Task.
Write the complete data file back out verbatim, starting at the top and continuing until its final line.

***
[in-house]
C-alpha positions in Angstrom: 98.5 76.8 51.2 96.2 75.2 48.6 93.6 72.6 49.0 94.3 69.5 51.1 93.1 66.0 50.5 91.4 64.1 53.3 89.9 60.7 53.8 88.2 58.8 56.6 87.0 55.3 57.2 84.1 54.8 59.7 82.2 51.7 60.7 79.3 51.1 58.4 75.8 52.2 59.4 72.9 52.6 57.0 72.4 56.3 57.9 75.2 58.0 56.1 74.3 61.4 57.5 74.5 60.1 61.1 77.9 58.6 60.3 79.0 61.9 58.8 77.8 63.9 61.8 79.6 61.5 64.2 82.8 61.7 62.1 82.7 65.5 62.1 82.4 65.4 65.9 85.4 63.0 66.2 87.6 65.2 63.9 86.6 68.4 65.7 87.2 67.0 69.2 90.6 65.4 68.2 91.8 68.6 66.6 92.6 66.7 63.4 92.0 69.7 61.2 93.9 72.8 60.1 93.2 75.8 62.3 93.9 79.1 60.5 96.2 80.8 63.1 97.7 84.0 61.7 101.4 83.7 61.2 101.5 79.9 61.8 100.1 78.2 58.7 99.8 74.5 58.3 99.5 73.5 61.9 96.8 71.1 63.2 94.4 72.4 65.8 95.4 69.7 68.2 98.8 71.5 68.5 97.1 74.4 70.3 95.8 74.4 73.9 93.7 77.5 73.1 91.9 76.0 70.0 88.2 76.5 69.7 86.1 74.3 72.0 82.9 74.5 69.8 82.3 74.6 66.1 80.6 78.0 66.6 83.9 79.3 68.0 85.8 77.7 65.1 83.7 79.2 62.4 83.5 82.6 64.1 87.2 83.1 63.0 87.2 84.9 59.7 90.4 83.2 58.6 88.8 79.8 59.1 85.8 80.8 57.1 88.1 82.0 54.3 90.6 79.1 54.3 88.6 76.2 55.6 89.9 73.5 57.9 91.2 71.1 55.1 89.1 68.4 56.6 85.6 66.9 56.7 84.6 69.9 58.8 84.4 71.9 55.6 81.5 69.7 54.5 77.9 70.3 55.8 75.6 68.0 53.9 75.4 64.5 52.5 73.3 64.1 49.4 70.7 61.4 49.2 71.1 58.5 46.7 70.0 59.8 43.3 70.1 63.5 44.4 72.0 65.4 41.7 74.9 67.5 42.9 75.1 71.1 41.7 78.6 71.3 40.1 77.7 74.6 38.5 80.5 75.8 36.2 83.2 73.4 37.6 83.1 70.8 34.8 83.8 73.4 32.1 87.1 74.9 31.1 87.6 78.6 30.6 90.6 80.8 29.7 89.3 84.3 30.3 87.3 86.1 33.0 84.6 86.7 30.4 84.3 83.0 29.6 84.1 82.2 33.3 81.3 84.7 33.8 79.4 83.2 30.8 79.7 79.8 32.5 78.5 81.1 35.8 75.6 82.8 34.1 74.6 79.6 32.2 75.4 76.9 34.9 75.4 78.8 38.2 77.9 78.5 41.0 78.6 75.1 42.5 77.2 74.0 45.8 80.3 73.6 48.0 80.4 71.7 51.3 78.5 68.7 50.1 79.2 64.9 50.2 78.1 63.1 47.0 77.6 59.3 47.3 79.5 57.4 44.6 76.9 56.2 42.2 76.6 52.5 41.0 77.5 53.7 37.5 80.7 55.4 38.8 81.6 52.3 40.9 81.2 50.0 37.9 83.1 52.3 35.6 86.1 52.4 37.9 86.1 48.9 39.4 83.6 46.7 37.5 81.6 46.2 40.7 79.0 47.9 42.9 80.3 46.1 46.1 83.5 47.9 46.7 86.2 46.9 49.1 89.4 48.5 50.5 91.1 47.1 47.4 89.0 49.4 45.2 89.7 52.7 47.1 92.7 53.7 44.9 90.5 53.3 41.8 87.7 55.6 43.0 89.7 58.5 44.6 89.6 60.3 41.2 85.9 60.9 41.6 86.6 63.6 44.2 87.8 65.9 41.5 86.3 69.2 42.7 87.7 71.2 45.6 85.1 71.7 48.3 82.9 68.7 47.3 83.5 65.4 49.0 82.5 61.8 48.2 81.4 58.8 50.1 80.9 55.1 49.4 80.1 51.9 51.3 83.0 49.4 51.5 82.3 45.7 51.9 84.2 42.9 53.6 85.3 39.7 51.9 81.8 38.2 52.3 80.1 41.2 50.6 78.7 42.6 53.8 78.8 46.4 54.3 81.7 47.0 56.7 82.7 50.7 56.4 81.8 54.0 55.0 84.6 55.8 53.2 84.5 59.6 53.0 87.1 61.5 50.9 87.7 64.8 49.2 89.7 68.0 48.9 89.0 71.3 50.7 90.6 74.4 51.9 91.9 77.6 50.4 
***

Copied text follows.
[in-house]
C-alpha positions in Angstrom: 98.5 76.8 51.2 96.2 75.2 48.6 93.6 72.6 49.0 94.3 69.5 51.1 93.1 66.0 50.5 91.4 64.1 53.3 89.9 60.7 53.8 88.2 58.8 56.6 87.0 55.3 57.2 84.1 54.8 59.7 82.2 51.7 60.7 79.3 51.1 58.4 75.8 52.2 59.4 72.9 52.6 57.0 72.4 56.3 57.9 75.2 58.0 56.1 74.3 61.4 57.5 74.5 60.1 61.1 77.9 58.6 60.3 79.0 61.9 58.8 77.8 63.9 61.8 79.6 61.5 64.2 82.8 61.7 62.1 82.7 65.5 62.1 82.4 65.4 65.9 85.4 63.0 66.2 87.6 65.2 63.9 86.6 68.4 65.7 87.2 67.0 69.2 90.6 65.4 68.2 91.8 68.6 66.6 92.6 66.7 63.4 92.0 69.7 61.2 93.9 72.8 60.1 93.2 75.8 62.3 93.9 79.1 60.5 96.2 80.8 63.1 97.7 84.0 61.7 101.4 83.7 61.2 101.5 79.9 61.8 100.1 78.2 58.7 99.8 74.5 58.3 99.5 73.5 61.9 96.8 71.1 63.2 94.4 72.4 65.8 95.4 69.7 68.2 98.8 71.5 68.5 97.1 74.4 70.3 95.8 74.4 73.9 93.7 77.5 73.1 91.9 76.0 70.0 88.2 76.5 69.7 86.1 74.3 72.0 82.9 74.5 69.8 82.3 74.6 66.1 80.6 78.0 66.6 83.9 79.3 68.0 85.8 77.7 65.1 83.7 79.2 62.4 83.5 82.6 64.1 87.2 83.1 63.0 87.2 84.9 59.7 90.4 83.2 58.6 88.8 79.8 59.1 85.8 80.8 57.1 88.1 82.0 54.3 90.6 79.1 54.3 88.6 76.2 55.6 89.9 73.5 57.9 91.2 71.1 55.1 89.1 68.4 56.6 85.6 66.9 56.7 84.6 69.9 58.8 84.4 71.9 55.6 81.5 69.7 54.5 77.9 70.3 55.8 75.6 68.0 53.9 75.4 64.5 52.5 73.3 64.1 49.4 70.7 61.4 49.2 71.1 58.5 46.7 70.0 59.8 43.3 70.1 63.5 44.4 72.0 65.4 41.7 74.9 67.5 42.9 75.1 71.1 41.7 78.6 71.3 40.1 77.7 74.6 38.5 80.5 75.8 36.2 83.2 73.4 37.6 83.1 70.8 34.8 83.8 73.4 32.1 87.1 74.9 31.1 87.6 78.6 30.6 90.6 80.8 29.7 89.3 84.3 30.3 87.3 86.1 33.0 84.6 86.7 30.4 84.3 83.0 29.6 84.1 82.2 33.3 81.3 84.7 33.8 79.4 83.2 30.8 79.7 79.8 32.5 78.5 81.1 35.8 75.6 82.8 34.1 74.6 79.6 32.2 75.4 76.9 34.9 75.4 78.8 38.2 77.9 78.5 41.0 78.6 75.1 42.5 77.2 74.0 45.8 80.3 73.6 48.0 80.4 71.7 51.3 78.5 68.7 50.1 79.2 64.9 50.2 78.1 63.1 47.0 77.6 59.3 47.3 79.5 57.4 44.6 76.9 56.2 42.2 76.6 52.5 41.0 77.5 53.7 37.5 80.7 55.4 38.8 81.6 52.3 40.9 81.2 50.0 37.9 83.1 52.3 35.6 86.1 52.4 37.9 86.1 48.9 39.4 83.6 46.7 37.5 81.6 46.2 40.7 79.0 47.9 42.9 80.3 46.1 46.1 83.5 47.9 46.7 86.2 46.9 49.1 89.4 48.5 50.5 91.1 47.1 47.4 89.0 49.4 45.2 89.7 52.7 47.1 92.7 53.7 44.9 90.5 53.3 41.8 87.7 55.6 43.0 89.7 58.5 44.6 89.6 60.3 41.2 85.9 60.9 41.6 86.6 63.6 44.2 87.8 65.9 41.5 86.3 69.2 42.7 87.7 71.2 45.6 85.1 71.7 48.3 82.9 68.7 47.3 83.5 65.4 49.0 82.5 61.8 48.2 81.4 58.8 50.1 80.9 55.1 49.4 80.1 51.9 51.3 83.0 49.4 51.5 82.3 45.7 51.9 84.2 42.9 53.6 85.3 39.7 51.9 81.8 38.2 52.3 80.1 41.2 50.6 78.7 42.6 53.8 78.8 46.4 54.3 81.7 47.0 56.7 82.7 50.7 56.4 81.8 54.0 55.0 84.6 55.8 53.2 84.5 59.6 53.0 87.1 61.5 50.9 87.7 64.8 49.2 89.7 68.0 48.9 89.0 71.3 50.7 90.6 74.4 51.9 91.9 77.6 50.4 